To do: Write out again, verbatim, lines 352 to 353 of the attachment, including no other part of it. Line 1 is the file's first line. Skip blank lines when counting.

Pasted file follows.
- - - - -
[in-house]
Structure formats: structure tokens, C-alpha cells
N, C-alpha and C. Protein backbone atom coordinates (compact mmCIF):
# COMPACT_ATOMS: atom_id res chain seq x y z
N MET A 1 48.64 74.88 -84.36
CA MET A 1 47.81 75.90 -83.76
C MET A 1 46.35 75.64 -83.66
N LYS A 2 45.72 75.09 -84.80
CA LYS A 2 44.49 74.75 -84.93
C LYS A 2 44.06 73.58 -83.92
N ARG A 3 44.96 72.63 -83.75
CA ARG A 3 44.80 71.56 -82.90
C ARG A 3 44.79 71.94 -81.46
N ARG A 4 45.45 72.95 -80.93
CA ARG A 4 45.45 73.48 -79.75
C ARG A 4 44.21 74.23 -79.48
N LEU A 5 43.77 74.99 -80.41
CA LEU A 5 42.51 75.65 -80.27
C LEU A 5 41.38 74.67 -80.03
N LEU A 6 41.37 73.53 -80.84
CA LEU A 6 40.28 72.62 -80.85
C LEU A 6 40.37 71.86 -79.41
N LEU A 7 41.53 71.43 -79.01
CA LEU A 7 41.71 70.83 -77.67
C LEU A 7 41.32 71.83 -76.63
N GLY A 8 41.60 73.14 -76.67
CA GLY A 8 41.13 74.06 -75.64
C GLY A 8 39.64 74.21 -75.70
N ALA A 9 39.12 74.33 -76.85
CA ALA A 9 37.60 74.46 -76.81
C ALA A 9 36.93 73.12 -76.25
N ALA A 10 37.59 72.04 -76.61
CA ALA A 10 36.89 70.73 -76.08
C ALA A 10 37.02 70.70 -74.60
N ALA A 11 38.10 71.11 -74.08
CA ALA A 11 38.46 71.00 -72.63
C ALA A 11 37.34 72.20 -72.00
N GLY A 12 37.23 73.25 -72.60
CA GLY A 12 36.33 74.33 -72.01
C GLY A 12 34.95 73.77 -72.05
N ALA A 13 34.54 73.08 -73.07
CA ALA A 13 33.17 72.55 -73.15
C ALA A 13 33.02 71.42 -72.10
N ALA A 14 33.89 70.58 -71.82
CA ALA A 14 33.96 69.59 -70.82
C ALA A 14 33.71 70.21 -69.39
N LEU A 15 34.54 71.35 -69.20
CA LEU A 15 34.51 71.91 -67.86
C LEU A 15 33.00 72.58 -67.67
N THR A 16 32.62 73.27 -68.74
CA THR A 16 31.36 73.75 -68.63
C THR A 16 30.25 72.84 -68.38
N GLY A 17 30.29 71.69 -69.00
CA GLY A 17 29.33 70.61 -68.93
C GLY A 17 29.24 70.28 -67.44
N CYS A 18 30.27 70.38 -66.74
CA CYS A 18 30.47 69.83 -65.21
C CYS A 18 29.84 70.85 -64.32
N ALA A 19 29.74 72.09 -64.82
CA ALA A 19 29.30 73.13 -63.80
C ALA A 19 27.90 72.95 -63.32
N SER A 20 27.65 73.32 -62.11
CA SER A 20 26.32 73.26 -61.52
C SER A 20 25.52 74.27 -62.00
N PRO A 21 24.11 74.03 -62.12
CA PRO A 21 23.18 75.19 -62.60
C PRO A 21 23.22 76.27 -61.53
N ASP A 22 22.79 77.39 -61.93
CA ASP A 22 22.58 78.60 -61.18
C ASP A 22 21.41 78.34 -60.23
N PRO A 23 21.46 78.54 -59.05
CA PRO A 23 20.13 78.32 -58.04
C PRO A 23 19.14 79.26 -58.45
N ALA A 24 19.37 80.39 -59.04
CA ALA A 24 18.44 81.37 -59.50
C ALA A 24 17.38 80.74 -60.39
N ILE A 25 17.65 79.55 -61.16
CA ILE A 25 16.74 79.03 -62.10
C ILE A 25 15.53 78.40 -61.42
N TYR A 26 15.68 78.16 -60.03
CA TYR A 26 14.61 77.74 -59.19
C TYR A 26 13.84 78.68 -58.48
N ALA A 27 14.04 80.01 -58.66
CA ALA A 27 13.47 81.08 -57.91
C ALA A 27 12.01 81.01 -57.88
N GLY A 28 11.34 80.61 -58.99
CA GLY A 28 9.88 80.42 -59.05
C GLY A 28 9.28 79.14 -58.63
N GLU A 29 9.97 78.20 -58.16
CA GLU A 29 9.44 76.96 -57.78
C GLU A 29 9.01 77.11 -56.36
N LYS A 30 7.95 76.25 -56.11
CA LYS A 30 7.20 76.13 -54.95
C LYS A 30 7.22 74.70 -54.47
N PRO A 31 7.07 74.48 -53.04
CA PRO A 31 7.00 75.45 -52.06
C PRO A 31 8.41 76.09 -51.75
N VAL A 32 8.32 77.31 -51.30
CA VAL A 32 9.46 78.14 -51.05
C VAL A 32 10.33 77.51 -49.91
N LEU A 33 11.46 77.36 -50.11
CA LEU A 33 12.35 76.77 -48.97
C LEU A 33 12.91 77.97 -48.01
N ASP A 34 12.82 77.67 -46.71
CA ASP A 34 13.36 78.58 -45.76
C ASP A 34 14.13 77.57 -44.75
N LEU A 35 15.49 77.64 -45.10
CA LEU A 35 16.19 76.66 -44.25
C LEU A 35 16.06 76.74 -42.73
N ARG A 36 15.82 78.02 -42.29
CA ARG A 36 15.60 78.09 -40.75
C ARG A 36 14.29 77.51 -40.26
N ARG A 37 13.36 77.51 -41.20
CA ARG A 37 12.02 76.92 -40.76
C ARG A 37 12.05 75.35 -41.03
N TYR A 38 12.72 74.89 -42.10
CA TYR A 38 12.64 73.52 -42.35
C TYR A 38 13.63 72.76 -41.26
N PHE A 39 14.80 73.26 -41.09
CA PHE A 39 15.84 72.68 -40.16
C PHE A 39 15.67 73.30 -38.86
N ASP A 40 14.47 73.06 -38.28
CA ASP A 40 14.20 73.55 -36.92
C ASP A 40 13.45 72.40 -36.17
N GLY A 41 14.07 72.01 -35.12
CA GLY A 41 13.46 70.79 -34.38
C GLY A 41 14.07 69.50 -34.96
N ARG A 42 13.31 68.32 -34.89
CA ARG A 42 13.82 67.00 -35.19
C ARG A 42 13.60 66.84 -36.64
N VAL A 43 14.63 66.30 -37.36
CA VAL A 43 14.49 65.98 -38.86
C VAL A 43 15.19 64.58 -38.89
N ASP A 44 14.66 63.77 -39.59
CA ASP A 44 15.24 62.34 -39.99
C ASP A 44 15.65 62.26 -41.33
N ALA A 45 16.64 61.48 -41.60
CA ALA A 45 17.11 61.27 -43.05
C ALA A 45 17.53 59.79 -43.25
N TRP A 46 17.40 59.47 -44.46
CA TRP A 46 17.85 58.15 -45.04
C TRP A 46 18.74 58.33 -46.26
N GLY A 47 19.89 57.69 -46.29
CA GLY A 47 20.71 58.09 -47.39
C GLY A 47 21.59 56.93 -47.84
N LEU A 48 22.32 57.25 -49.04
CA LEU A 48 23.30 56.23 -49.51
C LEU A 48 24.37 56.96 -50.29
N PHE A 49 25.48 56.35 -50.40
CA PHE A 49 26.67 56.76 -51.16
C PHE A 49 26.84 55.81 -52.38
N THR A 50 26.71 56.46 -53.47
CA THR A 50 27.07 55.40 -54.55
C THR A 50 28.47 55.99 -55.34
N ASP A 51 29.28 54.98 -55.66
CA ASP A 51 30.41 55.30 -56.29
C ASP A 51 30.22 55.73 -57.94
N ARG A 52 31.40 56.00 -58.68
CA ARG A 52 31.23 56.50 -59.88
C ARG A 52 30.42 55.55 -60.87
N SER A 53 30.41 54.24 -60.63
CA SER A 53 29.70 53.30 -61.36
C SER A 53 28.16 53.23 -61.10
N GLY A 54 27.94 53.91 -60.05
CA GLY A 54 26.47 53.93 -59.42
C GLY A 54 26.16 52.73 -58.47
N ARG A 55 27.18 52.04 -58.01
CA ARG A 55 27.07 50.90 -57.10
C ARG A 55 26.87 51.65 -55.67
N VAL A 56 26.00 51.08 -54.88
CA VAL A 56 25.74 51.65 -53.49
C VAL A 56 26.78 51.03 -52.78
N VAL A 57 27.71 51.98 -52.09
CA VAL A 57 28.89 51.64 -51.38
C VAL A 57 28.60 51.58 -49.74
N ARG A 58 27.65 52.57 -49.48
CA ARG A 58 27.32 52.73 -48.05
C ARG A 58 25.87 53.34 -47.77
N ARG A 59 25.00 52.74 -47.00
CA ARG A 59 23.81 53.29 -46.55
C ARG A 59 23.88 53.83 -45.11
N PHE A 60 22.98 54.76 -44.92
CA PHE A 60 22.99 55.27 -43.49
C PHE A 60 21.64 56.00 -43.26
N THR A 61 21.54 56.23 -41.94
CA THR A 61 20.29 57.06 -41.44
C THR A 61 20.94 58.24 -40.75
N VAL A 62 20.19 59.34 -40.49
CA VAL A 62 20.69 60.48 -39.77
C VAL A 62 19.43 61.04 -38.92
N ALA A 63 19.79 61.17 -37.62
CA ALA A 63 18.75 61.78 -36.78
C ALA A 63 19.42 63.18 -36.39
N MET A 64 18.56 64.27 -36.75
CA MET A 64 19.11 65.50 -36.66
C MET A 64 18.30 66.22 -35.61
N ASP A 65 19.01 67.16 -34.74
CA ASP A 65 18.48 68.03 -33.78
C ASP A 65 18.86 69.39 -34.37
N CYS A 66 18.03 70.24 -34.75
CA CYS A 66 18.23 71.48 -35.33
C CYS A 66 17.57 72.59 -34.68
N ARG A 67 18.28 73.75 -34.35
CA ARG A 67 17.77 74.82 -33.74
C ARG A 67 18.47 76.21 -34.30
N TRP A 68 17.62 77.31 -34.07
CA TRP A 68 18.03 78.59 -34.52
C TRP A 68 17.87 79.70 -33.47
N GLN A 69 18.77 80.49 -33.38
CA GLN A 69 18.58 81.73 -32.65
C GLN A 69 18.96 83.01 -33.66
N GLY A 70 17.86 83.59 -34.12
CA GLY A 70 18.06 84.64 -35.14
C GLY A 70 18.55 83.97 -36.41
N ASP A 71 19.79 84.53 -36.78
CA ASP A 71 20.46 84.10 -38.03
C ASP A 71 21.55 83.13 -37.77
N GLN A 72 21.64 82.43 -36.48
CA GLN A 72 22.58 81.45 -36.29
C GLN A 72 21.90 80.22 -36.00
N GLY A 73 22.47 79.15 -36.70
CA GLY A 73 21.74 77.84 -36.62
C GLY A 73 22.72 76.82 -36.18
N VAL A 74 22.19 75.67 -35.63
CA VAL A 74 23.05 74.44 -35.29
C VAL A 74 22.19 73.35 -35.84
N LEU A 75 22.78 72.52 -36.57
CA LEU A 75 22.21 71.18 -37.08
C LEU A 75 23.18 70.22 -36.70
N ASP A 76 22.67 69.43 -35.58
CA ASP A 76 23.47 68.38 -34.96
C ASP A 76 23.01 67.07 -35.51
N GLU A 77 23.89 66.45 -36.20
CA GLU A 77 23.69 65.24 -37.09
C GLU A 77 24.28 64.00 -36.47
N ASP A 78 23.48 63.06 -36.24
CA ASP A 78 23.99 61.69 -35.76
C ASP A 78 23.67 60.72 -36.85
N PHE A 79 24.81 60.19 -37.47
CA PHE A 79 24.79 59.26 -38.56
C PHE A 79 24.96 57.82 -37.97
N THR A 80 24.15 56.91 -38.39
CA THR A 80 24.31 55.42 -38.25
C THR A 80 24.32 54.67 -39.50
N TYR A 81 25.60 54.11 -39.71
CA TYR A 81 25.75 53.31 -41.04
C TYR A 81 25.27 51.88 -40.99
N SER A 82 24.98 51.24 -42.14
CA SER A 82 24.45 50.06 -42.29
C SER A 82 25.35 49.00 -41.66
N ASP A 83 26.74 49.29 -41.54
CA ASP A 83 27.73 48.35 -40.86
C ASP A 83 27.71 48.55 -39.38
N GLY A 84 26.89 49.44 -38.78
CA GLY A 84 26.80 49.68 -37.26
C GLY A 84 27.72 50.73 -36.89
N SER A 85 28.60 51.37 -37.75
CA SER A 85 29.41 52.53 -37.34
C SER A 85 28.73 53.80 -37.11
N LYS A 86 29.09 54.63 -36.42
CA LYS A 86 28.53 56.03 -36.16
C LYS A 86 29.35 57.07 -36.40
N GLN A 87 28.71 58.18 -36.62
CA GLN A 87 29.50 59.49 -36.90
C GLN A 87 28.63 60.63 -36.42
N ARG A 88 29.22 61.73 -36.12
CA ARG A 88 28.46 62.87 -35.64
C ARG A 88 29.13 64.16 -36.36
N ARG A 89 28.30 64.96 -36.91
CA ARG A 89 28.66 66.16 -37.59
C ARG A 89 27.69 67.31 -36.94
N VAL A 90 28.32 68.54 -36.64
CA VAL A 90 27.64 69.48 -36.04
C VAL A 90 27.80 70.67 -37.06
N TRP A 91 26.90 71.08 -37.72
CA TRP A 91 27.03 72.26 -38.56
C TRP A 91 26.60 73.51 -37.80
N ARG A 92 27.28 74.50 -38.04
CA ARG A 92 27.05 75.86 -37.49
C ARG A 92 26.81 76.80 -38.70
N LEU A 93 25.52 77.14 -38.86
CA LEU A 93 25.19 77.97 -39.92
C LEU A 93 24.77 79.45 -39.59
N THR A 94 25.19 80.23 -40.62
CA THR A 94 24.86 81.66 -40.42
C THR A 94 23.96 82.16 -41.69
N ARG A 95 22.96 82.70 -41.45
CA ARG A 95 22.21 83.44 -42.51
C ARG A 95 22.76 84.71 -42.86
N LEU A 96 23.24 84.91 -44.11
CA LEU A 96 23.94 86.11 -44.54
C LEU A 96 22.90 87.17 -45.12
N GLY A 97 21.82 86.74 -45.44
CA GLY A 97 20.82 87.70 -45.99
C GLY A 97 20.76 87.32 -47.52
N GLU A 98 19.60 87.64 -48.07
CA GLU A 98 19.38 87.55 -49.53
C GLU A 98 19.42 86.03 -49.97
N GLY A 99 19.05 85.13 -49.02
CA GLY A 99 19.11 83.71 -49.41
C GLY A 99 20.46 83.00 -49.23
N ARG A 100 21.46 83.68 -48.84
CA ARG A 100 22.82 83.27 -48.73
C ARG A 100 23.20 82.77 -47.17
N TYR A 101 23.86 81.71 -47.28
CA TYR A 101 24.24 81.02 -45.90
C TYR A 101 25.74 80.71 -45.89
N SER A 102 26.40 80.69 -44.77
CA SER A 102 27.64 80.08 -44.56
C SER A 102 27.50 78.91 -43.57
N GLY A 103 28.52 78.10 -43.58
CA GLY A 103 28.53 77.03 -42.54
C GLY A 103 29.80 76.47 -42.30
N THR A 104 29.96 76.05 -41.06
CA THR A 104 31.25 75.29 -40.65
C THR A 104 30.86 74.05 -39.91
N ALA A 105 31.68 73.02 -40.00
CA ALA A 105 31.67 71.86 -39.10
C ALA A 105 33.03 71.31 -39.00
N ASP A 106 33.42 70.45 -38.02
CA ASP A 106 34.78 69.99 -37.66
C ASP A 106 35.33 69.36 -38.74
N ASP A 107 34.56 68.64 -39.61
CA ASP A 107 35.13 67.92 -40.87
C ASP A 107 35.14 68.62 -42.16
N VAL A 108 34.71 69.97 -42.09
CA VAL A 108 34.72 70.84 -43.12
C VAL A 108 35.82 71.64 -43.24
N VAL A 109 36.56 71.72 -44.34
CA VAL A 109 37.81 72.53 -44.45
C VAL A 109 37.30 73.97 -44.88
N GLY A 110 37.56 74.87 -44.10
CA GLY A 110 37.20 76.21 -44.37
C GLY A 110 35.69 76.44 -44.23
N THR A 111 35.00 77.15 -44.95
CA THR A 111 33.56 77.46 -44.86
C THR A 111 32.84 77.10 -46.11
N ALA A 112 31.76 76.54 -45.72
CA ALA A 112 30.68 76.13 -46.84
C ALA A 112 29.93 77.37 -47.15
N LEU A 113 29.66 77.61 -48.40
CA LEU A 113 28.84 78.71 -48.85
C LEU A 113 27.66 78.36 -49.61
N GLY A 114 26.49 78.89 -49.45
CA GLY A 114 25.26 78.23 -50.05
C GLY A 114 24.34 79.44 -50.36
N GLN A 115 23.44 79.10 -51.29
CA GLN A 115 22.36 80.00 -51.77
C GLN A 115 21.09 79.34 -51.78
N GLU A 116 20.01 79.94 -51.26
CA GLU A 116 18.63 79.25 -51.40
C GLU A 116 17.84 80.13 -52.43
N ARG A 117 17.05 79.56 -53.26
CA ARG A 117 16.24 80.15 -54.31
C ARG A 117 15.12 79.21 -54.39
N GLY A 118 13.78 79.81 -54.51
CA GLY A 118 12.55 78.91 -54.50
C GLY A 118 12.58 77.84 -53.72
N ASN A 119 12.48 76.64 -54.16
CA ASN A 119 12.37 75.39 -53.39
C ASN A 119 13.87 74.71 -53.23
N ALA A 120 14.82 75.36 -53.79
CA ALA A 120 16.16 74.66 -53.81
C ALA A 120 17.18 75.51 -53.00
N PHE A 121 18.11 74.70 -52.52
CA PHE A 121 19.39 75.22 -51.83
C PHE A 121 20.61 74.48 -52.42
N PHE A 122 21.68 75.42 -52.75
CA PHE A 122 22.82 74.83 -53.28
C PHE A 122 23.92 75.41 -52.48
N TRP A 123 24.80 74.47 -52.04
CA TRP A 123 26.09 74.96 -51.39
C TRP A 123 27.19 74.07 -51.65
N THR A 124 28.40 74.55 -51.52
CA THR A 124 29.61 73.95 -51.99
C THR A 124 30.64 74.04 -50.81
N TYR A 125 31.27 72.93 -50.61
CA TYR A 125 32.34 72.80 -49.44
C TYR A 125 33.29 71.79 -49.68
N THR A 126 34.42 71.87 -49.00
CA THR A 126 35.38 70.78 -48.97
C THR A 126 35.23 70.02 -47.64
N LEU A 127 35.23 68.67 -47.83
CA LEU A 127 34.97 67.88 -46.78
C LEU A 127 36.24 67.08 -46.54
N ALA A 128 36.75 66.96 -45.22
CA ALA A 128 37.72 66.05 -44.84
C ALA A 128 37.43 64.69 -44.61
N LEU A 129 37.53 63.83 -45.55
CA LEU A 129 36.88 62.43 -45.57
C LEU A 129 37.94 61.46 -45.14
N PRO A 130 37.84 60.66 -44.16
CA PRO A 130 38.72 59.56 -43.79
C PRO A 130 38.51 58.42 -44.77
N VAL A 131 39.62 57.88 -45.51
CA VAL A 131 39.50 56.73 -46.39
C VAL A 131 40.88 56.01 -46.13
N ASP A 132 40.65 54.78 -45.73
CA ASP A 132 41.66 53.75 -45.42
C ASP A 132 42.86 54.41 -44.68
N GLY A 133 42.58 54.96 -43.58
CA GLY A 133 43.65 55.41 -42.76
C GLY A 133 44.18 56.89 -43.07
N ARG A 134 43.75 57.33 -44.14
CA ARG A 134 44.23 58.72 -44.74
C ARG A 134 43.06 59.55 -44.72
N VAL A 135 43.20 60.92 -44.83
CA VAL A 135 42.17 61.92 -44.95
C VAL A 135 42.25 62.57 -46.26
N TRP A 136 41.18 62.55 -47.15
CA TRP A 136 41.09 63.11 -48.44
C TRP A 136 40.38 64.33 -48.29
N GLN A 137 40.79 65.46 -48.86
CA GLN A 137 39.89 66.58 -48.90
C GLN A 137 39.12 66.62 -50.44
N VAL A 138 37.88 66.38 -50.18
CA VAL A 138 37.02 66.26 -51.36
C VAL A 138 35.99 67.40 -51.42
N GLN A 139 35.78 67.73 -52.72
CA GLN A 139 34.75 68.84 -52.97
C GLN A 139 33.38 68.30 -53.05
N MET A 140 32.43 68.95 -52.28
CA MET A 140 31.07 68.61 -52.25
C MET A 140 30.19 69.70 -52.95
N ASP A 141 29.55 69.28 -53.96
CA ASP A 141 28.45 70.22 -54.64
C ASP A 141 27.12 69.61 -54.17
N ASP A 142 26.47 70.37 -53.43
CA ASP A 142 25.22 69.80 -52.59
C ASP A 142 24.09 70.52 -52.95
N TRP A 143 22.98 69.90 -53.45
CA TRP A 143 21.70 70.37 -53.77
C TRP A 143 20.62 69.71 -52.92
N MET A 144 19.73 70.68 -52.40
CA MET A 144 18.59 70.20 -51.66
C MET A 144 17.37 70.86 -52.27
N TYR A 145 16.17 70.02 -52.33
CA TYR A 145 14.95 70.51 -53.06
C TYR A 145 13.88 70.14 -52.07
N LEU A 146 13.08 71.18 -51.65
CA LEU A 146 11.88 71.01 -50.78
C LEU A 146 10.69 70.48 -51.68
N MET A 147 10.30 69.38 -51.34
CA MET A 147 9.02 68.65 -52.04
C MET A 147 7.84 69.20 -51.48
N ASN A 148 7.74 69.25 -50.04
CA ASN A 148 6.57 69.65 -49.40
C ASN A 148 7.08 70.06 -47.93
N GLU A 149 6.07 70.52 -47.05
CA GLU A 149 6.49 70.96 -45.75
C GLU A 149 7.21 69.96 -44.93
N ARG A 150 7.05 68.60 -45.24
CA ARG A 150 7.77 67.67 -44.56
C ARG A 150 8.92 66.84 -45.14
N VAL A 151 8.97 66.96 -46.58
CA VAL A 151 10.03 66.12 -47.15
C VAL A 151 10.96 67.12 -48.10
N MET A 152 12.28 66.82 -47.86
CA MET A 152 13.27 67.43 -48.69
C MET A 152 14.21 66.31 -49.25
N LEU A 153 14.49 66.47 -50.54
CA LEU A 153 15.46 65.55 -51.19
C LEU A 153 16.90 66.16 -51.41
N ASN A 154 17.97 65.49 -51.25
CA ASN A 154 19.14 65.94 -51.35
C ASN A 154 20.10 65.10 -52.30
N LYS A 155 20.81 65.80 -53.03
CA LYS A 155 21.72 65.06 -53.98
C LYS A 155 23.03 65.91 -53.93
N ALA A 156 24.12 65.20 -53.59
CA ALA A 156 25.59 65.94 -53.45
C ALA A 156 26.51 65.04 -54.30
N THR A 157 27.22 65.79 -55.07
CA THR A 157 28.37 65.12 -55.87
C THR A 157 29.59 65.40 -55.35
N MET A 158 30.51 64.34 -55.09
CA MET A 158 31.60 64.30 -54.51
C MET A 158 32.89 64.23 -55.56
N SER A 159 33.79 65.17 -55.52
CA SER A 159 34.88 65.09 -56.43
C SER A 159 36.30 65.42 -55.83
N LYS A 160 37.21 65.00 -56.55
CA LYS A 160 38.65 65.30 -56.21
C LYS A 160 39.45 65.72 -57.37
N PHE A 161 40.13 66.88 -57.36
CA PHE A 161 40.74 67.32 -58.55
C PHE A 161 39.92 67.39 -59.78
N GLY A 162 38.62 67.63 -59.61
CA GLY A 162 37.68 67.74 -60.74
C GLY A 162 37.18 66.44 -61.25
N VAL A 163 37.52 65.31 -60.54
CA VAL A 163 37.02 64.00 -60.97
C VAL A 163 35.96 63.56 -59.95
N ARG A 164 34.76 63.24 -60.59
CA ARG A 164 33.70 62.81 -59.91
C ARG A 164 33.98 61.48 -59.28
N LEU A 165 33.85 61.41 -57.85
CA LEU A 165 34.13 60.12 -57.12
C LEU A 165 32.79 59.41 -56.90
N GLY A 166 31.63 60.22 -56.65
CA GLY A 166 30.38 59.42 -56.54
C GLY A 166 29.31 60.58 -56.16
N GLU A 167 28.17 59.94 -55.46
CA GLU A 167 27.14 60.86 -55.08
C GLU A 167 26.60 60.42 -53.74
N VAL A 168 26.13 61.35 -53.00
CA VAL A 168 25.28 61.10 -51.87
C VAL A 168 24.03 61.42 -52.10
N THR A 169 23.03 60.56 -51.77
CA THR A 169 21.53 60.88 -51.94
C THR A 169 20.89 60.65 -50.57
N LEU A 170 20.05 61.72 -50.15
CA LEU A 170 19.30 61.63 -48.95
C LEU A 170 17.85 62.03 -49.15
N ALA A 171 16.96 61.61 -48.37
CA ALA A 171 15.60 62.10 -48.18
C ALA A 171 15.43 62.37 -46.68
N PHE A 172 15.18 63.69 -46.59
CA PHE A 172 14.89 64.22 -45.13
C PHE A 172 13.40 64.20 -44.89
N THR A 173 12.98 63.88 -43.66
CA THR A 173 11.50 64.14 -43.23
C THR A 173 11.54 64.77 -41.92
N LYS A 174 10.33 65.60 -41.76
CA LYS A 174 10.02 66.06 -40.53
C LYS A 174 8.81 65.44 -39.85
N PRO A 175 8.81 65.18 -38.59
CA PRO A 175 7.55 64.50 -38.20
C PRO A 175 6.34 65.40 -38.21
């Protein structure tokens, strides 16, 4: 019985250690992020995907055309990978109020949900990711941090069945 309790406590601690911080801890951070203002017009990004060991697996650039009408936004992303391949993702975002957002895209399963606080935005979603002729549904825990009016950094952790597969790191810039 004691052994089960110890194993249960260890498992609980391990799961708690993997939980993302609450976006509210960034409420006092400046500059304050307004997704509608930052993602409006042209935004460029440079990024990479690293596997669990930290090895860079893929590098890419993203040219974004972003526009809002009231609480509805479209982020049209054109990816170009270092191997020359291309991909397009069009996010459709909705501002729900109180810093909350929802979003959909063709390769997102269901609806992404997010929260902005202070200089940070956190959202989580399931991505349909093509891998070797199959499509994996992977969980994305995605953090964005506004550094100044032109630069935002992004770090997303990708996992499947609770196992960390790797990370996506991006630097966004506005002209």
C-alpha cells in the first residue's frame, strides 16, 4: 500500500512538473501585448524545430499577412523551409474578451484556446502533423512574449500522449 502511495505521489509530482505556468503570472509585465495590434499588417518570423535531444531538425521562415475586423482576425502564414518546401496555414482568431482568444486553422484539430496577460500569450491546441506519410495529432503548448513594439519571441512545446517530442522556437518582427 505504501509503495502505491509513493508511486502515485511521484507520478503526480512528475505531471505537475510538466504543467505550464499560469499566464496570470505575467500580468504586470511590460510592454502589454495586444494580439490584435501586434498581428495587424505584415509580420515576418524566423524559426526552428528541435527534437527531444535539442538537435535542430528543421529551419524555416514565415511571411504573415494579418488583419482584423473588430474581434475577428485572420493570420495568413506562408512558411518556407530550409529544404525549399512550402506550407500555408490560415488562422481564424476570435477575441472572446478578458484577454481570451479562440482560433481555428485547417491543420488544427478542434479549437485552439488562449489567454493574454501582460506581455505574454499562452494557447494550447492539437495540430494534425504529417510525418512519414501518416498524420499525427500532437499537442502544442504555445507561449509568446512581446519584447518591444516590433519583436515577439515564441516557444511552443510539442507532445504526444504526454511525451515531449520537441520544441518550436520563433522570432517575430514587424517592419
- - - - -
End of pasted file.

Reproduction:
C GLU A 116 17.84 80.13 -52.43
N ARG A 117 17.05 79.56 -53.26